The basic data for the project states that an aircraft emits 245 g of CO2/person km, a bus produces 40 g of CO2/person km, a Volvo V70 DRIVe 34.5 g of CO2/person km and a train in Sweden emits 1.5 g of CO2/person km. For the V70 we have assumed 4 people are in the car, and 500 g of CO2/l diesel during manufacture. The V70 DRIVe consumes 4.5 l/100 km and emits 119 g of CO2/km in mixed driving. The C30 Electric is not a viable alternative at present since the battery pack’s operating range is too much of a limitation. On the other hand, the V60 plug-in hybrid will handle a long trip perfectly.

We can begin with the Alps and their marvellous ski slopes. From Stockholm the distance is about 1800 km as the crow flies and 1900 km by road. It is possible to fly to the Alps, supplementing the last stretch with a transfer service, and it is also possible to get there by bus or in your own car. I have discounted the train as an alternative quite simply because it is far too complicated owing to the many changes necessary. By air, total CO2 emissions including transfer will be about 900 kg of CO2 per person for the return trip. By bus the figure is 155 kg of CO2 and by car it is 174 kg of CO2 there and back. The car and bus are thus quite close to each other in terms of CO2 emissions. For the car I have based my calculations on 30% higher fuel consumption since the car will be heavily loaded and speed will be relatively high through Germany. If instead the car and its occupants take the overnight ferry from Göteborg to Kiel in order to cut down on driving, CO2 emissions actually go up by 43 kg to 217 kg of CO2/person.

The distance to the Swedish ski slopes is shorter. Stockholm to Åre is about 660 kilometres. With an overnight train from Stockholm, total CO2 emissions for the trip are about 2 kg and by car the figure is 46 kg of CO2. Travelling to Sälen by railway means changing trains several times just as in the case of the Alps, making the train an impractical alternative. On the other hand, there are several direct bus services from Stockholm. Sälen is just over 400 km from Stockholm. The bus ride from Stockholm to Sälen results in 34 kg of CO2 per person. For the same trip in a V70 DRIVe emissions of CO2 will total 28 kg. So the result is somewhat lower emissions of CO2 for a family travelling by car to the Swedish ski slopes compared to taking the bus.

That was a whole lot of statistics, so here is a simplified table showing the results.

To the Alps kg of CO2 return trip per person
Air 893
Bus 155
Car 174
Car + ferry 217

To the Swedish slopes

Åre by car 46
Åre by train 2
Sälen by bus 34
Sälen by car 28

As I said initially, it can be clearly seen that shorter trips are better than longer ones, and the train is better than the car, which in turn is better than flying. However, it is not always that the bus is a better choice than the car. These two transport modes are roughly equal if there are four occupants in the car.

Have a really great time on the slopes! If you are in Sälen, take the opportunity to try out Volvo’s skid-pan with a bit of that really exciting “Ice Racing” feel. It’s both fun and educational.

You can find out more about Volvo’s various offers in Sälen at

David Weiner, Volvo

Transport’s eco-footprint

There are few products that arouse as much emotion as cars. There are very few people who do not have feelings on the subject of our cars – and some people have very strong feelings indeed on the subject. It’s an unavoidable fact that we need some form of transport in today’s society. Here at Volvo Cars, we know that the car will continue to play an important role in our lives in the future. The exciting challenge facing us is to reduce the environmental footprint of our cars.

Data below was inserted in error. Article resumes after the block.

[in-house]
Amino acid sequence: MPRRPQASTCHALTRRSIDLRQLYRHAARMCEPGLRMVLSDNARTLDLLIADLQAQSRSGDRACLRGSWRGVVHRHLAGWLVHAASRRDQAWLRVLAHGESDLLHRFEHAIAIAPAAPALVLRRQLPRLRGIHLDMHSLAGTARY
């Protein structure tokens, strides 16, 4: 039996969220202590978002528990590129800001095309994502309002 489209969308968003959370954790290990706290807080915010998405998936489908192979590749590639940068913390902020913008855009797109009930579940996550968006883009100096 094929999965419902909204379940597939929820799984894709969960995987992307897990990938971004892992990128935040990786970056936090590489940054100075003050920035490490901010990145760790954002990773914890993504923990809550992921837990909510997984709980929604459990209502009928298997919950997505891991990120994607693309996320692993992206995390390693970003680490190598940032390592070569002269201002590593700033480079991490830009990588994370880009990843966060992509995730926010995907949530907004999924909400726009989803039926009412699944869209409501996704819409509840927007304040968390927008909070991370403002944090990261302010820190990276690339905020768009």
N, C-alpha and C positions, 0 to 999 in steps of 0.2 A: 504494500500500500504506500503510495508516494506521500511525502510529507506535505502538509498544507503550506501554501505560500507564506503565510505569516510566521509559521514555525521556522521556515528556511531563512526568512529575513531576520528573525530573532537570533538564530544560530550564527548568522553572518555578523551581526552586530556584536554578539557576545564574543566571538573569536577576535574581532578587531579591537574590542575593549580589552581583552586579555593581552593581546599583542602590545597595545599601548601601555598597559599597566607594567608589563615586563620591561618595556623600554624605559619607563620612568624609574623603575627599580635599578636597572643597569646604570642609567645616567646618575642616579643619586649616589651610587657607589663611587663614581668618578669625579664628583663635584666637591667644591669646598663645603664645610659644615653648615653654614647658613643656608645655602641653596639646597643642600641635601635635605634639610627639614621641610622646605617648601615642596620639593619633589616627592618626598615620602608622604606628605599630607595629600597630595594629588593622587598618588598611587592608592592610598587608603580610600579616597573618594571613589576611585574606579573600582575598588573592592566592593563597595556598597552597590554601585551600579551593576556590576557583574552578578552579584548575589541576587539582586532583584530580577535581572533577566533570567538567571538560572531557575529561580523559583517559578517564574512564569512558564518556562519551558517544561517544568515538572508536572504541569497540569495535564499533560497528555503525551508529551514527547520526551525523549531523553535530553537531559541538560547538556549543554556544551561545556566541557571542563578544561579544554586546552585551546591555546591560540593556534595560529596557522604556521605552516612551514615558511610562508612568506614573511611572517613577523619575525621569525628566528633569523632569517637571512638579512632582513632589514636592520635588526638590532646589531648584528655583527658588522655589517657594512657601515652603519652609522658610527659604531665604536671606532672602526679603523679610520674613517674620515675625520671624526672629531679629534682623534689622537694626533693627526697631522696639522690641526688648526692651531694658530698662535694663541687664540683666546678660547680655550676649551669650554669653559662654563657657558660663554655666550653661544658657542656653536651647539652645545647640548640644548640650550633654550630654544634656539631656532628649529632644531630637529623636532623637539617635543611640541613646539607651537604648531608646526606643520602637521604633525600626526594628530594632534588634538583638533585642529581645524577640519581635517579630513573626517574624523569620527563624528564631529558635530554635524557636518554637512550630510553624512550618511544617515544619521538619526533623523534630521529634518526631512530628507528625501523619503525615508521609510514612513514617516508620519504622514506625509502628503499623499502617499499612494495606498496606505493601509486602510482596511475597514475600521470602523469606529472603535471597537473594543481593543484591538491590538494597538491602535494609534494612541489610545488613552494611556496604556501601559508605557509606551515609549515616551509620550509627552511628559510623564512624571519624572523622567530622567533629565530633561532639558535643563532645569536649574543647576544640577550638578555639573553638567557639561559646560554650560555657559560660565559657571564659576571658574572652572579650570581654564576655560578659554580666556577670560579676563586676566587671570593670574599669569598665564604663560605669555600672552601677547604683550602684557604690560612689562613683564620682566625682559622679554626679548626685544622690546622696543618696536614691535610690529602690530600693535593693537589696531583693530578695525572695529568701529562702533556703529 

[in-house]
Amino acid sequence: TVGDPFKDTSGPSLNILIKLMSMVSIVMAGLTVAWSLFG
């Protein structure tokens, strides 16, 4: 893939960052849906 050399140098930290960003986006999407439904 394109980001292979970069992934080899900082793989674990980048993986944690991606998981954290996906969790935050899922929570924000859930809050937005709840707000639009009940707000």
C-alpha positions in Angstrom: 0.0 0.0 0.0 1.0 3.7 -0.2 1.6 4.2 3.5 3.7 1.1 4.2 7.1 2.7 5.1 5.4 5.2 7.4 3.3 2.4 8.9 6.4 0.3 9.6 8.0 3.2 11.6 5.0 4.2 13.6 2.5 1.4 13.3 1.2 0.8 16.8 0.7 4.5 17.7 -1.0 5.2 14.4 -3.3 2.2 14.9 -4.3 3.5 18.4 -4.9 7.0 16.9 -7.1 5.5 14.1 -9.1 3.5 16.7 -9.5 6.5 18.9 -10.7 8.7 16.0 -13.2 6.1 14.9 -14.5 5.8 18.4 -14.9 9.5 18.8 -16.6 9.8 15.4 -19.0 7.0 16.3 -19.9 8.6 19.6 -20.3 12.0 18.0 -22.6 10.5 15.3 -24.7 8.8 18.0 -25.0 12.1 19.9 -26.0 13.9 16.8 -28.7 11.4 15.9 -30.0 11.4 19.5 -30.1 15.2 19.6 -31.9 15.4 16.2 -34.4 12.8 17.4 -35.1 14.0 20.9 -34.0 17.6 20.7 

So what exactly is the car situation in Sweden? There are 4.3 million cars on the roads here. According to national statistics agency SCB, Sweden’s cars cover an average of 14,540 km a year. In 2010, almost 290,000 new cars took to the roads. Of these, 51 % were diesels and 40 % were green cars. The average CO2 figure for the full year is not available at the time of writing but for the first half of 2010, the nation’s cars produced average CO2 emissions of 154 g CO2/km. This corresponds to about 5.9 litres of diesel per 100 km or 6.7 litres of petrol per 100 km. Over the past three years a lot has happened regarding the energy-efficiency of cars. For new models, emissions of carbon dioxide have been cut by 15 %.

How does the Lindell family measure up in this respect? They have been running two cars whose fuel consumption is pretty much average, and they cover virtually the average Swedish annual mileage. Of each family member’s CO2 emissions of just over 7.2 tonnes per person and year, the two cars account for 14 % of the total. That’s all. And that figure includes manufacture of the cars and their fuel consumption.

That is why things will become particularly interesting now that the Lindells have a Volvo C30 Electric that produces no carbon dioxide at all from the tailpipe – because there is no tailpipe. When they recharge the car with renewable electricity, the car’s environmental footprint per km will be very low. The Lindells will also have access to a Volvo Green Car Drive pool vehicle when they need more than one car or when the go on a journey that is longer than the electric car’s operating range. We are going to precisely monitor the family’s CO2 footprint for all their transport needs. And of course production of the car itself is included in our calculations. I will talk more about this later, as well as the way the various transport alternatives perform against each other. This spring, we here at Volvo, the Lindell family and hopefully you, the reader, will all gain plenty of fresh new insights.

David Weiner, Volvo